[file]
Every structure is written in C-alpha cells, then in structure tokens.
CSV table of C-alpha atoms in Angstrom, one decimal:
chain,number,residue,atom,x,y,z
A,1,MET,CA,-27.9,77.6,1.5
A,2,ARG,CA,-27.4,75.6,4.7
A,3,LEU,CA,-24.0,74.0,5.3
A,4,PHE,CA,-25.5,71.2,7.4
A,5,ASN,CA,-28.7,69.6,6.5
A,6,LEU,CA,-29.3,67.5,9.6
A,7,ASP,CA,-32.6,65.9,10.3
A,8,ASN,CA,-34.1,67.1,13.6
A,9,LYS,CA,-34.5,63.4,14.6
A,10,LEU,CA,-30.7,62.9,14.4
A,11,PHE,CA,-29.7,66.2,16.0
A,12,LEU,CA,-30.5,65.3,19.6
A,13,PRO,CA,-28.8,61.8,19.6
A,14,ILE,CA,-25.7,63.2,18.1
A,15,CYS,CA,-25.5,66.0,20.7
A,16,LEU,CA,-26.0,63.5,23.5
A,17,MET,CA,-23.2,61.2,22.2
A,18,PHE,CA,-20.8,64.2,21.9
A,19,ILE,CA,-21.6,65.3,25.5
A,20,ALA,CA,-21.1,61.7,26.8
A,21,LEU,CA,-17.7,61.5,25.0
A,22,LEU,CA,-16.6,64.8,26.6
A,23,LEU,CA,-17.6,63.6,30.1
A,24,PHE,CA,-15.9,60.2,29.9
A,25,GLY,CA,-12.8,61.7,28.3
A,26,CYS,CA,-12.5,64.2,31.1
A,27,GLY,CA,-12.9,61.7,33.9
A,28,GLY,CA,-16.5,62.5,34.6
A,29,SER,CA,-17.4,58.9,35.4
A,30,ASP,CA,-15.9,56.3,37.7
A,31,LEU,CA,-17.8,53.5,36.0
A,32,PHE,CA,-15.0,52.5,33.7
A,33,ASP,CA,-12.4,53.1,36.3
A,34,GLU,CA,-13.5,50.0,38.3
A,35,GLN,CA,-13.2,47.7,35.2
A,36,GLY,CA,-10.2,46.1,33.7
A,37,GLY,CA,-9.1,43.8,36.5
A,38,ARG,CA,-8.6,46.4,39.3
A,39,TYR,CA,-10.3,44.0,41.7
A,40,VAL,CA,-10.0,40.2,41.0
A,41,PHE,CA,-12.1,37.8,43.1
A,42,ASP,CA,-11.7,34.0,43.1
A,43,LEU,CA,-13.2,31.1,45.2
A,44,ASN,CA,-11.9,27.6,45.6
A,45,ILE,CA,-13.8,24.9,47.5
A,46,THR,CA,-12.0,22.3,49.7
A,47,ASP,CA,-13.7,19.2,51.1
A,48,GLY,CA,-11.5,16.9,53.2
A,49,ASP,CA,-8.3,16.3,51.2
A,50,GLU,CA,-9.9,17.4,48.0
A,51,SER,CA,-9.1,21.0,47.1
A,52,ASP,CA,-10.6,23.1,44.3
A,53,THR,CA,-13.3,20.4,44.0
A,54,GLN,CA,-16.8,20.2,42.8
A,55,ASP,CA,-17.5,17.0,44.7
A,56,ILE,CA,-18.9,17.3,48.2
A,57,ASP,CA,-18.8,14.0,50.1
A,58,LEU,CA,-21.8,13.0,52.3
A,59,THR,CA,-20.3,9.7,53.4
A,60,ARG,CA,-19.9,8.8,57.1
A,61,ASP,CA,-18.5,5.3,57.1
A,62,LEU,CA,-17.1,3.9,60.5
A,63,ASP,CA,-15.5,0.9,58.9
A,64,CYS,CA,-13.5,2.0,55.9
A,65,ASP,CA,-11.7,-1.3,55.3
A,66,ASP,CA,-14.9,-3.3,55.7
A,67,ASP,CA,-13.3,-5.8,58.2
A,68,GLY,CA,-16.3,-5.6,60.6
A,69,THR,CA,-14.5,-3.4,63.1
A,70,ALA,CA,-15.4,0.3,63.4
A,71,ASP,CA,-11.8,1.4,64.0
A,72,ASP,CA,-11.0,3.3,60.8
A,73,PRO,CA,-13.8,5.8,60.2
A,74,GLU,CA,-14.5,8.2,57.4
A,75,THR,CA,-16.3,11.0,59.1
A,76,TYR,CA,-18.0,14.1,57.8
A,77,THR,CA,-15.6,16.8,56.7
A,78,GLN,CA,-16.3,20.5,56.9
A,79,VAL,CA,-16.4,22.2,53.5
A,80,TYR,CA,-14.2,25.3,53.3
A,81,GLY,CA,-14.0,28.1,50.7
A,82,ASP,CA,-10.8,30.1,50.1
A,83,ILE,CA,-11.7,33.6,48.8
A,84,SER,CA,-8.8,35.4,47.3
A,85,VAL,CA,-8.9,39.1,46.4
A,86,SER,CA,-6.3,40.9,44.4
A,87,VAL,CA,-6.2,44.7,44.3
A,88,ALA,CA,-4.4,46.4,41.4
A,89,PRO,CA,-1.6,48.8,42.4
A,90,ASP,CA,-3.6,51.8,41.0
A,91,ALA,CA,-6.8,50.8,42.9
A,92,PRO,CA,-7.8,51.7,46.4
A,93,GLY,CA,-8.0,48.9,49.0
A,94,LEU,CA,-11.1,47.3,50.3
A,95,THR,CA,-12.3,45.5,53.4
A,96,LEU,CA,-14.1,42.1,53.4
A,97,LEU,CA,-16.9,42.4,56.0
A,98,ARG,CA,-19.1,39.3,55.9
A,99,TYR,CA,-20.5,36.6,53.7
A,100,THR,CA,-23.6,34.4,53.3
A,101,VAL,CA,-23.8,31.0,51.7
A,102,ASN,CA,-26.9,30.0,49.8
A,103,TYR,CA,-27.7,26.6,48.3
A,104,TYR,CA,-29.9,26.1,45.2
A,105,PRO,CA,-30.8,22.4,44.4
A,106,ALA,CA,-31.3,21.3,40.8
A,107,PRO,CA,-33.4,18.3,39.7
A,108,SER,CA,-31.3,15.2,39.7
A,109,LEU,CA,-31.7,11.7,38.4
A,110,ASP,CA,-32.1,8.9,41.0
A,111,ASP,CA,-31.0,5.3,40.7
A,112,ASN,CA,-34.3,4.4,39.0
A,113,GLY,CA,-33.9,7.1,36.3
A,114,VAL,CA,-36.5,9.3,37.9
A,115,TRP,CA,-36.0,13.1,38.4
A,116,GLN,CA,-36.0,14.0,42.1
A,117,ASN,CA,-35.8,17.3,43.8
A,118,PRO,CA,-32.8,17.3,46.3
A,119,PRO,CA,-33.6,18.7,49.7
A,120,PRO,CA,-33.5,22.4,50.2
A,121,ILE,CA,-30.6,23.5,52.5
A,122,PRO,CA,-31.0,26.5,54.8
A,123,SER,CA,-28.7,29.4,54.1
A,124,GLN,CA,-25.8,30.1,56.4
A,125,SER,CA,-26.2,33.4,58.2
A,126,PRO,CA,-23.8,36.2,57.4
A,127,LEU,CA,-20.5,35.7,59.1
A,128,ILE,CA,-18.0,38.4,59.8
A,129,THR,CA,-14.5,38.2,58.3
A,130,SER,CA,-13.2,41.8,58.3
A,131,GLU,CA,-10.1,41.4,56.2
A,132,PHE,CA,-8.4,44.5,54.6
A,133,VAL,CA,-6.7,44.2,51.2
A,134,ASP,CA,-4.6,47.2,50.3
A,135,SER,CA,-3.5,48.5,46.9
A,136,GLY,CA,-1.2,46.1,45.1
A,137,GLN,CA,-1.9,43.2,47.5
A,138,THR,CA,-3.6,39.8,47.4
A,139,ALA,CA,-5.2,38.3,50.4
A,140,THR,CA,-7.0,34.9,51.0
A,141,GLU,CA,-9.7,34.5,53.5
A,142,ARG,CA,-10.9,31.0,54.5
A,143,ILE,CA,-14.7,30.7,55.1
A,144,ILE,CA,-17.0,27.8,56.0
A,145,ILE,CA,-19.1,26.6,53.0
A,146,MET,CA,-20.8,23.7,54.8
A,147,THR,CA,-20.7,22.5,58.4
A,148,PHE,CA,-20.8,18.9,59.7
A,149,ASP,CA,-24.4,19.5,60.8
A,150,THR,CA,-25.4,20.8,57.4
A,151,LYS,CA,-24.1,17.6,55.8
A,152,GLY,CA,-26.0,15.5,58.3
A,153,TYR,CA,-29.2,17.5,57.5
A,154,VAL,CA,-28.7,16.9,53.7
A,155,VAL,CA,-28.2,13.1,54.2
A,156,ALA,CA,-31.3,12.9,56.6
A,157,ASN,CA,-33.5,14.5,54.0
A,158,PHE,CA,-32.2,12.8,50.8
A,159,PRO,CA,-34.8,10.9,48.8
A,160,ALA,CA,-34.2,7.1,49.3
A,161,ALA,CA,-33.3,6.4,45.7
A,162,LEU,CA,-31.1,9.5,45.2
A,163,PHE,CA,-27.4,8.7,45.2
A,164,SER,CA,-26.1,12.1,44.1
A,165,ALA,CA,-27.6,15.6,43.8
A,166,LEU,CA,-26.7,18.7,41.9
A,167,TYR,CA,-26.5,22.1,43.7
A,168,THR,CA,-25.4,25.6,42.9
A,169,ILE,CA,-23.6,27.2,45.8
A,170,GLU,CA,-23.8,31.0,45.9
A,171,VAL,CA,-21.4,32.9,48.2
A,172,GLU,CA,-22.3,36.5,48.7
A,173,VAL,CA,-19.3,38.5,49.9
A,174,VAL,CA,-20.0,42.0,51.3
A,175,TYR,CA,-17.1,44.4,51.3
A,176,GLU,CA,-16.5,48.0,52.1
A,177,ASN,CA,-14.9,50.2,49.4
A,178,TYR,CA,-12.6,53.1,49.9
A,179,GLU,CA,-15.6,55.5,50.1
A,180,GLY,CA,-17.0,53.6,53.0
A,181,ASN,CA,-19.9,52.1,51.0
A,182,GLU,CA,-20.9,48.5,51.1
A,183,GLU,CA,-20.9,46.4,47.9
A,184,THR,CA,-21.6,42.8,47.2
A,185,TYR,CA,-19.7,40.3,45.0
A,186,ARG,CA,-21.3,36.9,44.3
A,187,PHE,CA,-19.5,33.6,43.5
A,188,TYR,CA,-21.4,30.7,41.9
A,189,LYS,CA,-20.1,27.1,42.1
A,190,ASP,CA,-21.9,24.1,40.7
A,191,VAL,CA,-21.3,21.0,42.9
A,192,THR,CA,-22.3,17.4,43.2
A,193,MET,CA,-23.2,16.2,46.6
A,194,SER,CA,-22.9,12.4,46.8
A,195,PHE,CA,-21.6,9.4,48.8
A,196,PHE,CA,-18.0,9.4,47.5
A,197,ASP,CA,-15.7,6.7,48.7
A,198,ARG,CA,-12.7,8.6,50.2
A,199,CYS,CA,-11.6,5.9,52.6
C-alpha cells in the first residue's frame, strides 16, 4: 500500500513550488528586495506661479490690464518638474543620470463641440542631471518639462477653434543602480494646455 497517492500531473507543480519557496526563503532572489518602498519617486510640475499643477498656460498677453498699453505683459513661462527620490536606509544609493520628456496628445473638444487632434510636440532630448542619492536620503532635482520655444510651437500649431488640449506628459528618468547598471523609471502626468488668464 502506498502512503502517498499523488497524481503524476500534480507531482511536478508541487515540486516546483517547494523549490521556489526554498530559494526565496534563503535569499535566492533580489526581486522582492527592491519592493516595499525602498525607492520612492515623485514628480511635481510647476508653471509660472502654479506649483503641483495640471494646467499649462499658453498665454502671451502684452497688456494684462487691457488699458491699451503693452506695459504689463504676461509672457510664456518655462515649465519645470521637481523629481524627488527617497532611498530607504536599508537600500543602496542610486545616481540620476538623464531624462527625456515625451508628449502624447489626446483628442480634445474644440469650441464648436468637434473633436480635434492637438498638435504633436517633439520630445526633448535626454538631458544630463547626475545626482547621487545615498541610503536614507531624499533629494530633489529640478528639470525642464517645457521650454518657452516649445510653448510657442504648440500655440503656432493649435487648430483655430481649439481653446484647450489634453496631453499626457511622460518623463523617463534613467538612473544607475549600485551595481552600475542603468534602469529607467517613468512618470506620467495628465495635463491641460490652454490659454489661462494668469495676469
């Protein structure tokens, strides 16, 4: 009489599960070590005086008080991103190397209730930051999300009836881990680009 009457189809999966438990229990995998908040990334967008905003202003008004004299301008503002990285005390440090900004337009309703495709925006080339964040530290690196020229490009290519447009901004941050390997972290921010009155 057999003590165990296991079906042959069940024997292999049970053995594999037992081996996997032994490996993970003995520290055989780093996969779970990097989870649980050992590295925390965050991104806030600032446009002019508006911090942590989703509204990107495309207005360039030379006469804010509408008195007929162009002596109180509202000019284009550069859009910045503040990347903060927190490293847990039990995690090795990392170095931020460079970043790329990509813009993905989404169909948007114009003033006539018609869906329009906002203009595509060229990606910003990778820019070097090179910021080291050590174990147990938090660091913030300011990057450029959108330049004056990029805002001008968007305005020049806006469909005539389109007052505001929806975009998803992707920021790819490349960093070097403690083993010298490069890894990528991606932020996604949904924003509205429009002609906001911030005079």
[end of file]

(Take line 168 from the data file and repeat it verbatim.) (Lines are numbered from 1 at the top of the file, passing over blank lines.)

A,165,ALA,CA,-27.6,15.6,43.8